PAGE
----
He and his friend Shafi Salem have collected hundreds of books, which currently live in his apartment. His dream is to set up a library in a building of its own, with a coffee shop and a book shop—the sort of social and cultural amenity that is practically nonexistent in Gaza, where most of the public libraries have been closed or destroyed, and where the remaining ones hold only 70,000 books for a population of 1.8 million.

Now the two young men have started a crowdfunder to raise $15,000 to get the library off the ground–for rent, shelves, tables, chairs, and staff.

Here’s what Noam Chomsky had to say about the campaign:

It has been amazing, and inspiring, to see how people surviving in the Gaza prison, subject to constant and vicious attack and living under conditions of brutal deprivation, continue to maintain their dignity and commitment to a better life. Mosab’s initiative to create a library and cultural center in Gaza is an outstanding example of these remarkable efforts. What he is seeking to achieve would make a very significant contribution to enriching the lives of Gazans and providing them with opportunities for a much better future. It merits strong support from everyone concerned with justice and basic human rights.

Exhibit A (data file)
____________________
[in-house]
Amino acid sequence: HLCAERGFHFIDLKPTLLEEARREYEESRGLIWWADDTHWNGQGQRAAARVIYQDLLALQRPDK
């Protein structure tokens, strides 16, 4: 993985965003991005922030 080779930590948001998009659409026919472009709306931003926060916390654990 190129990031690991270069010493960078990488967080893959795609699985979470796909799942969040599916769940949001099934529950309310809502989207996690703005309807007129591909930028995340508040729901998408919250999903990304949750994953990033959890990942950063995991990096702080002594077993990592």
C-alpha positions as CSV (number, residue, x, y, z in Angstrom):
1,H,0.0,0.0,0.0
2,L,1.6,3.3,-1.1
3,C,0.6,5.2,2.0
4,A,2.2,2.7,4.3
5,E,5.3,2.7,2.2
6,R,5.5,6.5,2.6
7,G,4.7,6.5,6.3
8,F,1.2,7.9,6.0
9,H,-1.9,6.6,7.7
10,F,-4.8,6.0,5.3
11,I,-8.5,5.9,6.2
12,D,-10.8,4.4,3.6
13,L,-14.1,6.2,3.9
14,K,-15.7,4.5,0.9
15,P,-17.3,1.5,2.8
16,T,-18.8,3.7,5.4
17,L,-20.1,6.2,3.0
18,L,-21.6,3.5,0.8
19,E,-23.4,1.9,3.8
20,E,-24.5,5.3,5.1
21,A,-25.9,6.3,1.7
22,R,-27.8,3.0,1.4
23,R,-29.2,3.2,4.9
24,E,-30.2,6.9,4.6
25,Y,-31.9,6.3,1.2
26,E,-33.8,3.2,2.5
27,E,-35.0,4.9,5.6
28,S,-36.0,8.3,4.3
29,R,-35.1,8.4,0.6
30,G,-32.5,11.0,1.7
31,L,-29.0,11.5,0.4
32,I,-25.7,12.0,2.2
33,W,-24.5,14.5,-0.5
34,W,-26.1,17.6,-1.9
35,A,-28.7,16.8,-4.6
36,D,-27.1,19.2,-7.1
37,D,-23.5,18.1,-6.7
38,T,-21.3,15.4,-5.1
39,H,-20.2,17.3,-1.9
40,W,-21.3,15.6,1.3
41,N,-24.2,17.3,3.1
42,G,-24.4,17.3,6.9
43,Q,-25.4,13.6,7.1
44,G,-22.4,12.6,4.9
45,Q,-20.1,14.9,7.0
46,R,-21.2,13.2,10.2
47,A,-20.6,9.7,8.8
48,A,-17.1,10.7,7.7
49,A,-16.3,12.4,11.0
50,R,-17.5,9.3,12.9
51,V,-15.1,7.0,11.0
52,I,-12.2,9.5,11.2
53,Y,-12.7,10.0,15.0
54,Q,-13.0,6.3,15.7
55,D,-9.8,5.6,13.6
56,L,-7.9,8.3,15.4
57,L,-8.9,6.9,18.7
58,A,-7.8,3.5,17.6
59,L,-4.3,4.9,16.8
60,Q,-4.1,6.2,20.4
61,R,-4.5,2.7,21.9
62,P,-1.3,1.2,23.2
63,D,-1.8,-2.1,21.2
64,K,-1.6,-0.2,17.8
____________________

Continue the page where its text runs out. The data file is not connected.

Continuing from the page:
Please take a minute and check out the crowdfunding site, watch that video. Mosab Abu Toha is up to $6,283.

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11 Responses

  1. Eva Smagacz
    April 14, 2017, 8:18 am

    The problem with sending books to Gaza, is that Israel can keep them virtually permanently on the boarder, delaying permit to have them imported, waiting for them to turn to dust in a heat – something that they do with other goods, like clothes, fabric etc.